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BTS earn GWR for most-viewed concert live stream

Korean boy-band BTS have achieved a Guinness World Records title for attracting the highest number of viewers for a music concert live stream ever with their recent Bang Bang Con: The Live show.

A total of concurrent 756,000 viewers from over 100 countries tuned in to watch the online performance on 14 June, which was broadcast live from Seoul, South Korea, featuring a 12-song setlist and allowed fans to switch between six viewing angles.

All three-quarter of a million viewers paid to watch the show via fan community platform Weverse, with tickets priced at ₩29,000 (€21) for members of BTS’s ARMY fan club, and ₩39,000 (€28) for members of the general public.

According to the Korea JoongAng Daily, the concert grossed at least ₩21.9 billion, or €15.7 million.

The band currently holds multiple Guinness World Records, including being the first K-pop act to reach number one in the US album chart; having the best-selling album in South Korea; reaching one million TikTok followers in the shortest amount of time (three hours and 31 minutes) and the most used Twitter engagements over a 24-hour period, with the band’s #TwitterBestFandom hashtag being tweeted over 60 million times in a day.

https://twitter.com/GWR/status/1285975946059829248


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Brian Cox smashes own ticket sales record

Professor Brian Cox has broken his own Guinness world record for the most tickets sold for a science show.

The British physicist secured his place in Guinness’s book of records in May 2017, after selling 8,787 tickets for a single show at the SSE Arena, Wembley, in London. He broke that record on 23 February 2019, when his Phil McIntyre Entertainments-promoted Universal: Adventures in Space and Time world tour visited Arena Birmingham, selling 11,433 tickets.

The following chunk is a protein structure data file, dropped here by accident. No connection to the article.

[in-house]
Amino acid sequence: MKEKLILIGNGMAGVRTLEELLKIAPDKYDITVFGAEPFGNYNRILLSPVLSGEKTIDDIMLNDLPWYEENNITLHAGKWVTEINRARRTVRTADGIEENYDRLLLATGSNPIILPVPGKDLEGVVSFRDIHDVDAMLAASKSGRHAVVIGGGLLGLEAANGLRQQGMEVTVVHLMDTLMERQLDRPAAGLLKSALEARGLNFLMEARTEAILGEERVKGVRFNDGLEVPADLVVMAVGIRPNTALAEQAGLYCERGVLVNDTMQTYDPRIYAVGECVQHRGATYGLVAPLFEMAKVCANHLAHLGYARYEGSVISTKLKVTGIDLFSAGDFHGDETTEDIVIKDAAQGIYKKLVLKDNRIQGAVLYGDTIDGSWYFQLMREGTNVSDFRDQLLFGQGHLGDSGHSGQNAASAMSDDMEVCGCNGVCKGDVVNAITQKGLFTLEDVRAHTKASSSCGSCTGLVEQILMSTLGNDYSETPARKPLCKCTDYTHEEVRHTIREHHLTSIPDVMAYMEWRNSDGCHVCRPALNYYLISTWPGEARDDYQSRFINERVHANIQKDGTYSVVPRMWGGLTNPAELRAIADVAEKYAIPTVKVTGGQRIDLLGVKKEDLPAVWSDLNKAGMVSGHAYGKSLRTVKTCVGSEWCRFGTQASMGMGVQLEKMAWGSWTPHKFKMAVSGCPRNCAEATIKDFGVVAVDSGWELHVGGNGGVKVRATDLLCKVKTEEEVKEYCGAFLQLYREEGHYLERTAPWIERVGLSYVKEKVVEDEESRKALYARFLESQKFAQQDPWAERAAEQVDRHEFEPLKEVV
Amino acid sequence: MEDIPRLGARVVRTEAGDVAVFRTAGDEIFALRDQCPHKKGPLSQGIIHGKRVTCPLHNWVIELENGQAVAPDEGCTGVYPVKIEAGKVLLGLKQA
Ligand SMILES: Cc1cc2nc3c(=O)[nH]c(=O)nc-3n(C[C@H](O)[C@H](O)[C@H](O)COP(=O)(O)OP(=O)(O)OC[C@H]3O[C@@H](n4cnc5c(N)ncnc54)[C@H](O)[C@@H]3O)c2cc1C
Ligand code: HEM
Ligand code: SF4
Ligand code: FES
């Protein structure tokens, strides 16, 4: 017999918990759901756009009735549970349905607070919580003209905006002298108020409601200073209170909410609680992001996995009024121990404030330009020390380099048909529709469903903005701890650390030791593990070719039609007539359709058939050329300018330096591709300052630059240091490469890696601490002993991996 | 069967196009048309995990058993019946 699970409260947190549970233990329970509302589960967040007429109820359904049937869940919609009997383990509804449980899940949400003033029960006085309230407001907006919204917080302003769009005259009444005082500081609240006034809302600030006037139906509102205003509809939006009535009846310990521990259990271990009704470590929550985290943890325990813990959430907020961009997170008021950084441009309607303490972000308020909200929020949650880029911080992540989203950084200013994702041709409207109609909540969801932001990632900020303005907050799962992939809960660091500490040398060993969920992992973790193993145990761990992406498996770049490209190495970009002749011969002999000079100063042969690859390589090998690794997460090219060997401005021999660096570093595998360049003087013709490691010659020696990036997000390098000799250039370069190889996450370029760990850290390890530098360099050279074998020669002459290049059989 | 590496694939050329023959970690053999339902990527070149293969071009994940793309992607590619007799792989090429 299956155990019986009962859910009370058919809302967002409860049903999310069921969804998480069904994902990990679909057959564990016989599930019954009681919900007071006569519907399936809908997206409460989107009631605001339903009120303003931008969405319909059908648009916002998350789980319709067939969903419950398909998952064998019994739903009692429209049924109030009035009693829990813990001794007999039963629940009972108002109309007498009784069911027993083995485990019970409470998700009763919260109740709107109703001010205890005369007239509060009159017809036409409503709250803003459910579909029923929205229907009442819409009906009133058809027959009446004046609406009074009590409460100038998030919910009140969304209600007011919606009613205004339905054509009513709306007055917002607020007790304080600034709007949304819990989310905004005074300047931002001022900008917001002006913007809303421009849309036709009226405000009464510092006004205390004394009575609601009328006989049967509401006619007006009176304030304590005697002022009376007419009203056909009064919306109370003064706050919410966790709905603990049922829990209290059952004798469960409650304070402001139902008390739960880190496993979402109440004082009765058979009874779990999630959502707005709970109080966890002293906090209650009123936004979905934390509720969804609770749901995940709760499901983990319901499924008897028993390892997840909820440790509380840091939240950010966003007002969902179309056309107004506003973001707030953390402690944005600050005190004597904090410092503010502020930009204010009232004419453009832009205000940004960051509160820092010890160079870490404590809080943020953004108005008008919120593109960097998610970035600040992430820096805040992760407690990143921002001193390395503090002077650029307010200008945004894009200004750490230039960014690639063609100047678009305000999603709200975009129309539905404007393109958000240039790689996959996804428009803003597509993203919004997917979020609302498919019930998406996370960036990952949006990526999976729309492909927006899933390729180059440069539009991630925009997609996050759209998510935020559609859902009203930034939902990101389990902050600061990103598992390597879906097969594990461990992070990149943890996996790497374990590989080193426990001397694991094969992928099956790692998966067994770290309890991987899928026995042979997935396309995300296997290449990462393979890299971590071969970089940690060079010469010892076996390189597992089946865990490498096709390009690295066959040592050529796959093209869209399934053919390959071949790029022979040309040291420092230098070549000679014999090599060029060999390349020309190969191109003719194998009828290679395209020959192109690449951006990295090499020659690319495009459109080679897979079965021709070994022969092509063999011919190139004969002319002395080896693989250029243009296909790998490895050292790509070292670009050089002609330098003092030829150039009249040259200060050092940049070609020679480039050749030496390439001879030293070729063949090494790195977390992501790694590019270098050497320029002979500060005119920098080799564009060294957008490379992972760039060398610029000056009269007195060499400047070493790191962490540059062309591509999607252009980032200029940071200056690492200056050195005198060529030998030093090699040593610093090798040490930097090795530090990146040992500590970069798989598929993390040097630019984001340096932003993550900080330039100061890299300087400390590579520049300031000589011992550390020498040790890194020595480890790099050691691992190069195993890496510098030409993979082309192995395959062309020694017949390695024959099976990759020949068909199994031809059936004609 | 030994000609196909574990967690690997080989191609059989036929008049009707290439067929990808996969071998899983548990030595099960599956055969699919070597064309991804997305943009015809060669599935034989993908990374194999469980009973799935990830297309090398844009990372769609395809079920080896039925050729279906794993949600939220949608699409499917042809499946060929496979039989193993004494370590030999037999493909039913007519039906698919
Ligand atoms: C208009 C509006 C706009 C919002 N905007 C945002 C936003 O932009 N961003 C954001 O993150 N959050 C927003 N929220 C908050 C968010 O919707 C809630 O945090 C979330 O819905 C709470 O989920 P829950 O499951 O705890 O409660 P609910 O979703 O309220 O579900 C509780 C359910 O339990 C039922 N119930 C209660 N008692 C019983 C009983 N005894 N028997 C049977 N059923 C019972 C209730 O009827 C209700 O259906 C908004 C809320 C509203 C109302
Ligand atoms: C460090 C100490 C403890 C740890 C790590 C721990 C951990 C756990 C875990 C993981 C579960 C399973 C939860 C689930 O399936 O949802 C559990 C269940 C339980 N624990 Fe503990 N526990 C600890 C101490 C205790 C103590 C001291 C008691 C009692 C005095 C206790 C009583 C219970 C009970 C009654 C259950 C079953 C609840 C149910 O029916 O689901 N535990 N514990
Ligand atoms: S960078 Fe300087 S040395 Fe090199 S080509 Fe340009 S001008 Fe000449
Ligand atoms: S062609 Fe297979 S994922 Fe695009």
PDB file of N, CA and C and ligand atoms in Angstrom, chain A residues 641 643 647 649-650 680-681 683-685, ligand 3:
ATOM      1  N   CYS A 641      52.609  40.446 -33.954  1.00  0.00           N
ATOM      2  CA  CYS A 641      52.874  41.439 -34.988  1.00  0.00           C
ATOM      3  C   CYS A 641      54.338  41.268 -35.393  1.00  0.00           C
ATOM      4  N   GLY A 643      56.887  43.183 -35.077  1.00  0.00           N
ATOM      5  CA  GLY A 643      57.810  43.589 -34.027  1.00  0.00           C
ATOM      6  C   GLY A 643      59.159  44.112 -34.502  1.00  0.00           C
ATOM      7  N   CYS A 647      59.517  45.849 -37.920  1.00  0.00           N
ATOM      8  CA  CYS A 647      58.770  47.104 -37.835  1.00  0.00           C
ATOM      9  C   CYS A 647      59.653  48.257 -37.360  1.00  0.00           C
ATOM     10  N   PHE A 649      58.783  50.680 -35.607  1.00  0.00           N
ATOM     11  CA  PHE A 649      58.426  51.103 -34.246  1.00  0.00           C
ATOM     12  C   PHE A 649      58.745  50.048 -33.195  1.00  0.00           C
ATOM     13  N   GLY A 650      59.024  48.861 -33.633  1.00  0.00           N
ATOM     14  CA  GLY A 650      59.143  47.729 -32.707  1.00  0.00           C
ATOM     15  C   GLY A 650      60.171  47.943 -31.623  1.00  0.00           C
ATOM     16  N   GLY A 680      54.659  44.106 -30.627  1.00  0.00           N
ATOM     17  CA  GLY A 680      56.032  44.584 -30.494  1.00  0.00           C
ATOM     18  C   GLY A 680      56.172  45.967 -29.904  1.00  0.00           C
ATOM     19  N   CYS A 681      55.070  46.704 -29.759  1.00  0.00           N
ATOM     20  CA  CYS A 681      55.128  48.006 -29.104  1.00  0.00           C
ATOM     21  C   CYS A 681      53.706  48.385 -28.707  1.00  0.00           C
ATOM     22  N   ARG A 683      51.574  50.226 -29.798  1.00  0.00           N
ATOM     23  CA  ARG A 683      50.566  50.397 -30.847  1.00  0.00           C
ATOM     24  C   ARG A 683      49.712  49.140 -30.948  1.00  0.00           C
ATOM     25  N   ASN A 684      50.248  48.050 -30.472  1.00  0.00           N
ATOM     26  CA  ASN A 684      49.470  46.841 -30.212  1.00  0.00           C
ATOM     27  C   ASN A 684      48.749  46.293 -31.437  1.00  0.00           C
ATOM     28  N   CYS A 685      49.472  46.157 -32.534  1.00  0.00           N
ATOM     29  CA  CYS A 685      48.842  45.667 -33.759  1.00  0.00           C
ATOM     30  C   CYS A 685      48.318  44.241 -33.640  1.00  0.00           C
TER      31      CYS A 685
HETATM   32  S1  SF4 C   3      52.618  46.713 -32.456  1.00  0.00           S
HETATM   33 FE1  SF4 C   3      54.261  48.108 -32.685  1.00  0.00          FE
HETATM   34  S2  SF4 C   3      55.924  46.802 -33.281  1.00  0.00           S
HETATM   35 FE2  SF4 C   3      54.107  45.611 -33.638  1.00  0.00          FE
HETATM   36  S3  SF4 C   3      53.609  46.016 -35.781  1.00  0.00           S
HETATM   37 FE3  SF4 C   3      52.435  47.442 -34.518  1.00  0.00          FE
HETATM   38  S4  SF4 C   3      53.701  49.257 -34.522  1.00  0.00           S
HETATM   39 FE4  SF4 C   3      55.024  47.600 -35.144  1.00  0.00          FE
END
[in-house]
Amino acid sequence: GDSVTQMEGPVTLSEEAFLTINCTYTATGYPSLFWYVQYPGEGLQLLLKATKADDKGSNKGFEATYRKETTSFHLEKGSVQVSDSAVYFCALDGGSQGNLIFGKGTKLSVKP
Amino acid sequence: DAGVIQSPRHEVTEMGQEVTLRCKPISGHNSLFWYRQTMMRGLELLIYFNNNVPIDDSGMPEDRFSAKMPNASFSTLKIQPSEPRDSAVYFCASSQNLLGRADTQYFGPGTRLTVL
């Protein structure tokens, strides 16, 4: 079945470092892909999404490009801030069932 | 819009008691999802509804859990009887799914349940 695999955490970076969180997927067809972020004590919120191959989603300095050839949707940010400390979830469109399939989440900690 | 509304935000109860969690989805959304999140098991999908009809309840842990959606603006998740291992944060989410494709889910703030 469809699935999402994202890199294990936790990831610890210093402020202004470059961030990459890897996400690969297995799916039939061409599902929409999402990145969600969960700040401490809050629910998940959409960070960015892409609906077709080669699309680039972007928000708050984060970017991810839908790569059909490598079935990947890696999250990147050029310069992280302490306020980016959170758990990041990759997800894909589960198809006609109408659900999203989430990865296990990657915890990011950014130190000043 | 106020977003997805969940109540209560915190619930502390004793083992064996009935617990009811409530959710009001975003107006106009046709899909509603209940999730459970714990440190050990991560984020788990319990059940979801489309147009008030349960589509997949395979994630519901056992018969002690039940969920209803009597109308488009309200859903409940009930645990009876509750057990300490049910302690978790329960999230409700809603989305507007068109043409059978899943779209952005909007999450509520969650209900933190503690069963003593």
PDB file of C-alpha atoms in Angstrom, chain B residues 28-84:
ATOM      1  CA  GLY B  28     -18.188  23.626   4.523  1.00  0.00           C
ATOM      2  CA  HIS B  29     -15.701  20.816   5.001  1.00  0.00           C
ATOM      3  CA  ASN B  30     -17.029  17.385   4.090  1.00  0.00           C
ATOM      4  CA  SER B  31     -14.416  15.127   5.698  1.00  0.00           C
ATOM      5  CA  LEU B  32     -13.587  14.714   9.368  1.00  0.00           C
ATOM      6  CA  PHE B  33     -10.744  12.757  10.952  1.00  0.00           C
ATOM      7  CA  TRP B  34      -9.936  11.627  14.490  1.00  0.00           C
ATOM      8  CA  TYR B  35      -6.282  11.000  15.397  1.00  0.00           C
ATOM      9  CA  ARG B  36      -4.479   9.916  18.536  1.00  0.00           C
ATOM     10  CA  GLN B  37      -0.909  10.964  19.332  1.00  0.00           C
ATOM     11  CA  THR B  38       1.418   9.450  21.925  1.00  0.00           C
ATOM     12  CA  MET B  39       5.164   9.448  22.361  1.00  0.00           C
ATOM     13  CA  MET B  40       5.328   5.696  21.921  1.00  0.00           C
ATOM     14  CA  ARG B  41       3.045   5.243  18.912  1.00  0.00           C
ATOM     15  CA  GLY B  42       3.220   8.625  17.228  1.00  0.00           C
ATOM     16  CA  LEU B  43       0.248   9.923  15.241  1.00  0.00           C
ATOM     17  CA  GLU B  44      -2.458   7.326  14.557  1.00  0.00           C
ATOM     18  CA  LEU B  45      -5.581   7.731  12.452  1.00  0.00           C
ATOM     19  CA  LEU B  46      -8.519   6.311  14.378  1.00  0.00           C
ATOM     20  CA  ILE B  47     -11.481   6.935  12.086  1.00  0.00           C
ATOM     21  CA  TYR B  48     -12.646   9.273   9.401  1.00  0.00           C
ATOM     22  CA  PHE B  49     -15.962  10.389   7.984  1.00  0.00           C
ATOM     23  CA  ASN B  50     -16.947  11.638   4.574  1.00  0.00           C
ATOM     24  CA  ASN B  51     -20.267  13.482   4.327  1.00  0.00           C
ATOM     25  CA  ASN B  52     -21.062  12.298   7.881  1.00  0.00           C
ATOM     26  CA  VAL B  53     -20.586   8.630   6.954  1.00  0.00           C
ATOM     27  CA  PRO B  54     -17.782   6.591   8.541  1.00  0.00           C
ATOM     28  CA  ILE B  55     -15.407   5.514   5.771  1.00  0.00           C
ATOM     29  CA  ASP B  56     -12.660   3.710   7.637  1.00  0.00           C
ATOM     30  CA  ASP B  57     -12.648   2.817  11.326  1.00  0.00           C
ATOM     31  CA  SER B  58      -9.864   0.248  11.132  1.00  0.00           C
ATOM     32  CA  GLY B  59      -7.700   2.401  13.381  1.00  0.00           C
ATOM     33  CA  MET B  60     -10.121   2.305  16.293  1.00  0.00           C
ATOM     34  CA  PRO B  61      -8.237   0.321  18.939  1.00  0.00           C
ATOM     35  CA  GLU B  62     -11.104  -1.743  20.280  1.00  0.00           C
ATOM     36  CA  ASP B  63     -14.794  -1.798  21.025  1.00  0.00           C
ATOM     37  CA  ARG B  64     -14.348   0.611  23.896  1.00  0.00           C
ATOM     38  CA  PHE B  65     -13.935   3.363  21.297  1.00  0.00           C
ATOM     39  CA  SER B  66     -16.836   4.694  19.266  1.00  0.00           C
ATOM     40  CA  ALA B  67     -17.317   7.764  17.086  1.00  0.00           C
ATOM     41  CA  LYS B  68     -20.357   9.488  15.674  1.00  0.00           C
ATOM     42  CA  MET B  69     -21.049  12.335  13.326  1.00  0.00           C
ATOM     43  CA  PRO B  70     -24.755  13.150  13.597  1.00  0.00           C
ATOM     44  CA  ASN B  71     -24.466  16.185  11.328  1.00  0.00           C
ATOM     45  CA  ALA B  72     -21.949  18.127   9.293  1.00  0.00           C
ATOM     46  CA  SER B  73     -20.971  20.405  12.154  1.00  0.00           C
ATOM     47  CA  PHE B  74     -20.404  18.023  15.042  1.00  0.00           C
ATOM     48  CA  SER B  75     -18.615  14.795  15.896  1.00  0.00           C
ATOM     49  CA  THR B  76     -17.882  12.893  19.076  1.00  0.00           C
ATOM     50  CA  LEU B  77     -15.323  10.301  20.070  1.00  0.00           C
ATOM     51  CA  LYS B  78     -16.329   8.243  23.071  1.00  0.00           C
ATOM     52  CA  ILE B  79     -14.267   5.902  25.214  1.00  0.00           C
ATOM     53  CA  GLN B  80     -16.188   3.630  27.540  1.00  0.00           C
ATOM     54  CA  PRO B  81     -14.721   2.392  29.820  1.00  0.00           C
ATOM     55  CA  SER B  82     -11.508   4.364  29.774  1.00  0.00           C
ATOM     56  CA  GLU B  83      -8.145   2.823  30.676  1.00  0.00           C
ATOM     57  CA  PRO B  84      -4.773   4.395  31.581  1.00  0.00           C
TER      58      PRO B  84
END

Craig Glenday, editor in chief of Guinness World Records, comments: “Brian has surpassed his previous record by an incredible amount and it really exemplifies the brilliant job that he does of making science accessible for all ages, something that we try each year to uphold in the Guinness World Records book.

“Brian does an amazing job of educating and inspiring children and adults alike, and his record is solid proof of these efforts.”

Due to popular demand, the show will return to NEC Group’s Arena Birmingham for an additional show on 21 September 2019. Tickets are priced from £40.75 from the Ticket Factory.

 


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Guinness World Record for Spanish band La Regadera

Ska-fusion band La Regadera have entered the Guinness World Record books, playing nine concerts in nine different Spanish provinces, all in under 24 hours.

The band embarked on the tour of the nine cities, all in the northwestern region of Castilla y León, as part of the promotion for their latest album, Sleeping is for Cowards (Dormir es de cobardes).

The band began the tour in the city of León at 5.30 p.m. on Monday, before playing in Burgos at 8.30 p.m. and Palencia at 9.40 p.m.

The group continued on throughout the night in Segovia (12.30 a.m.) and Soria (2.00 a.m.), before reaching Valladolid on Tuesday morning at 11.30 a.m., then Ávila at 1.30 p.m., Salamanca at 3.30 p.m. and finishing in Zamora at 5 p.m – a sleepless 24 hours later.

“Getting the world record is great, but the important thing is that we completed the challenge together as a team and as a band”